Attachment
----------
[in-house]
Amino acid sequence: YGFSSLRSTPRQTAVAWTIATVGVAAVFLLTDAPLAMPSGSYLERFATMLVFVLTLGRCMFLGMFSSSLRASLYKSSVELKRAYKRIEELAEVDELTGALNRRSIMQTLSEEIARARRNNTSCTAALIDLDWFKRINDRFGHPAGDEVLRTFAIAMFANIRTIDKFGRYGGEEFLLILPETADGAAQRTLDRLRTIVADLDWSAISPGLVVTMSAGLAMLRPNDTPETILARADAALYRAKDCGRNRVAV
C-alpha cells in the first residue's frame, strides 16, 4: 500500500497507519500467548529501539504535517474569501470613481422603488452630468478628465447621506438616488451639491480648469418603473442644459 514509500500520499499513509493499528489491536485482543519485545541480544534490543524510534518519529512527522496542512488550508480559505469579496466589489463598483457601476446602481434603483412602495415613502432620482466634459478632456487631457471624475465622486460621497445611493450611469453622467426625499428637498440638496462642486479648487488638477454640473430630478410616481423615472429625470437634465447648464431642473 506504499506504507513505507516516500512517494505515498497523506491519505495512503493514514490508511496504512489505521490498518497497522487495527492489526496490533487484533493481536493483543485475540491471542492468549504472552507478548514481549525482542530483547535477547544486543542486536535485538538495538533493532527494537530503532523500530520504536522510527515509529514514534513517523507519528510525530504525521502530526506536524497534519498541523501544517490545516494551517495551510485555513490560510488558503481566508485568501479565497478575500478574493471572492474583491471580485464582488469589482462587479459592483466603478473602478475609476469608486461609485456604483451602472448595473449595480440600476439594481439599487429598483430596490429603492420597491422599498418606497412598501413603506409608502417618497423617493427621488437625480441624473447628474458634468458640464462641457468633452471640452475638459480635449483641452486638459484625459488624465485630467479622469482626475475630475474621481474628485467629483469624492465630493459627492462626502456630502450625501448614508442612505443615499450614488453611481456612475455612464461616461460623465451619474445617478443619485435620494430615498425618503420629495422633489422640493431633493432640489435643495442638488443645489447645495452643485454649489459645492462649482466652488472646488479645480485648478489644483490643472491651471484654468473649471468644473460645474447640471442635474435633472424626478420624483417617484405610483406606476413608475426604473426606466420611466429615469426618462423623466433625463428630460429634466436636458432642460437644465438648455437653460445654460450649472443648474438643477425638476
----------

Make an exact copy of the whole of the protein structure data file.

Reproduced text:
[in-house]
Amino acid sequence: YGFSSLRSTPRQTAVAWTIATVGVAAVFLLTDAPLAMPSGSYLERFATMLVFVLTLGRCMFLGMFSSSLRASLYKSSVELKRAYKRIEELAEVDELTGALNRRSIMQTLSEEIARARRNNTSCTAALIDLDWFKRINDRFGHPAGDEVLRTFAIAMFANIRTIDKFGRYGGEEFLLILPETADGAAQRTLDRLRTIVADLDWSAISPGLVVTMSAGLAMLRPNDTPETILARADAALYRAKDCGRNRVAV
C-alpha cells in the first residue's frame, strides 16, 4: 500500500497507519500467548529501539504535517474569501470613481422603488452630468478628465447621506438616488451639491480648469418603473442644459 514509500500520499499513509493499528489491536485482543519485545541480544534490543524510534518519529512527522496542512488550508480559505469579496466589489463598483457601476446602481434603483412602495415613502432620482466634459478632456487631457471624475465622486460621497445611493450611469453622467426625499428637498440638496462642486479648487488638477454640473430630478410616481423615472429625470437634465447648464431642473 506504499506504507513505507516516500512517494505515498497523506491519505495512503493514514490508511496504512489505521490498518497497522487495527492489526496490533487484533493481536493483543485475540491471542492468549504472552507478548514481549525482542530483547535477547544486543542486536535485538538495538533493532527494537530503532523500530520504536522510527515509529514514534513517523507519528510525530504525521502530526506536524497534519498541523501544517490545516494551517495551510485555513490560510488558503481566508485568501479565497478575500478574493471572492474583491471580485464582488469589482462587479459592483466603478473602478475609476469608486461609485456604483451602472448595473449595480440600476439594481439599487429598483430596490429603492420597491422599498418606497412598501413603506409608502417618497423617493427621488437625480441624473447628474458634468458640464462641457468633452471640452475638459480635449483641452486638459484625459488624465485630467479622469482626475475630475474621481474628485467629483469624492465630493459627492462626502456630502450625501448614508442612505443615499450614488453611481456612475455612464461616461460623465451619474445617478443619485435620494430615498425618503420629495422633489422640493431633493432640489435643495442638488443645489447645495452643485454649489459645492462649482466652488472646488479645480485648478489644483490643472491651471484654468473649471468644473460645474447640471442635474435633472424626478420624483417617484405610483406606476413608475426604473426606466420611466429615469426618462423623466433625463428630460429634466436636458432642460437644465438648455437653460445654460450649472443648474438643477425638476